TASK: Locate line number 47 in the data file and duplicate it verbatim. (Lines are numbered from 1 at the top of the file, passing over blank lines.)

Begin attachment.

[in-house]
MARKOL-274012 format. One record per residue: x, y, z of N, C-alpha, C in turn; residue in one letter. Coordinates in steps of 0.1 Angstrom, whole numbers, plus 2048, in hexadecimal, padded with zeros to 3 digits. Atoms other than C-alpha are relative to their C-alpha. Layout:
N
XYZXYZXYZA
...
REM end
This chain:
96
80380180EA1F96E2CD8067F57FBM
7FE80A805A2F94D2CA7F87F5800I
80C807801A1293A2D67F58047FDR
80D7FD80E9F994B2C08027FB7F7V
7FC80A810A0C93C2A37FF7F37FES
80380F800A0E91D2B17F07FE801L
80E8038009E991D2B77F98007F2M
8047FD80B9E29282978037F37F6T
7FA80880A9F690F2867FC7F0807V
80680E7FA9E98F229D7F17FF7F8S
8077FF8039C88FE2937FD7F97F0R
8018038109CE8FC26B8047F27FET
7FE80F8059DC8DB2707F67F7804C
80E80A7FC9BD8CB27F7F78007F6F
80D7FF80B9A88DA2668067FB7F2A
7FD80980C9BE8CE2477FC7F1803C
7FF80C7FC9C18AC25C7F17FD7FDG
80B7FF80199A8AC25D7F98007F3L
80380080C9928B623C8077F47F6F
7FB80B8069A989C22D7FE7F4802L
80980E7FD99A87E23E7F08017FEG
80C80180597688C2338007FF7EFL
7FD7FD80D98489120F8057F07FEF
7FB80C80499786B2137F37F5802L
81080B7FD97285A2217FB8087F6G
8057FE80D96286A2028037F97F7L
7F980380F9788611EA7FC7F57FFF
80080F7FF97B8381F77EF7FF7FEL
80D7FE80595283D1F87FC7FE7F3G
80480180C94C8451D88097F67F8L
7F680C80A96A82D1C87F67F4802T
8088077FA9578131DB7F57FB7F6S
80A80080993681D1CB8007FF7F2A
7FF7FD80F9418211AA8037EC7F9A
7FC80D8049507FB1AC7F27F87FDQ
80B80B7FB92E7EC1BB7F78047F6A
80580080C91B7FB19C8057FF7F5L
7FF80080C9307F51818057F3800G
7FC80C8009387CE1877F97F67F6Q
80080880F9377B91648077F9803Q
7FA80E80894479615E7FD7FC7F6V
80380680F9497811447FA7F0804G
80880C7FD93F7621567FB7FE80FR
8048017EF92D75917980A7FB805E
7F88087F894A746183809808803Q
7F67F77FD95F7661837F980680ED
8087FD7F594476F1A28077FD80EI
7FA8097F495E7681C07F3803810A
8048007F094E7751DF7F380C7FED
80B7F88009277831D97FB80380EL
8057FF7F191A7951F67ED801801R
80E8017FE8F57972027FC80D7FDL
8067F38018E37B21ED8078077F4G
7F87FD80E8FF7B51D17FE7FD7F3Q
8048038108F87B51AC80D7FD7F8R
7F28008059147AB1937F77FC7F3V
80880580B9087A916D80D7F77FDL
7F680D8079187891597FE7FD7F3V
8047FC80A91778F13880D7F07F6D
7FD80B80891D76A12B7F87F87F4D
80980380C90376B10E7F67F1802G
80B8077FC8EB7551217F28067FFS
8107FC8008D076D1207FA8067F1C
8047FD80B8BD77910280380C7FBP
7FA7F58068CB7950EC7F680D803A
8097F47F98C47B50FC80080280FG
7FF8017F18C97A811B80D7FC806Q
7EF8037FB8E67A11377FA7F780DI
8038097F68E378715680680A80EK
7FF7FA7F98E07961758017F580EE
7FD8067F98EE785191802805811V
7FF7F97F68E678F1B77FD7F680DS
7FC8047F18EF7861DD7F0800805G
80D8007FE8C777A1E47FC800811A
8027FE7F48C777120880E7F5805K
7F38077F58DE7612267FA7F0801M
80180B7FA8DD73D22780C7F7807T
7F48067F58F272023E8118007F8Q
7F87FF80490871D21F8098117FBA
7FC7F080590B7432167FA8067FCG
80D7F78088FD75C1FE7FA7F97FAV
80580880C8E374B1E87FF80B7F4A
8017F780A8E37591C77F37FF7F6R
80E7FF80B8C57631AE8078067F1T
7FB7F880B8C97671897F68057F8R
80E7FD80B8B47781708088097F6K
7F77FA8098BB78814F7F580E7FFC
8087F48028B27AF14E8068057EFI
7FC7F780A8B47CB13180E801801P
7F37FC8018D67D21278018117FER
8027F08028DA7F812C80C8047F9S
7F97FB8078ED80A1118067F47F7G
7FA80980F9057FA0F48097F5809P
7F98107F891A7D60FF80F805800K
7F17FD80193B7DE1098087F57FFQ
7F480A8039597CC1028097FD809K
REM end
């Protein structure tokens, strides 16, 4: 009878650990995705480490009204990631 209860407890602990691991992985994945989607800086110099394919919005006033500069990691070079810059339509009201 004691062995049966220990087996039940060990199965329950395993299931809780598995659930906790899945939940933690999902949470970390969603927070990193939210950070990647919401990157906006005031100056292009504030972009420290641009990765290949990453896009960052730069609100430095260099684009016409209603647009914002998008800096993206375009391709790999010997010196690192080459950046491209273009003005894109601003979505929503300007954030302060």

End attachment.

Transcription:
7FC80C8009387CE1877F97F67F6Q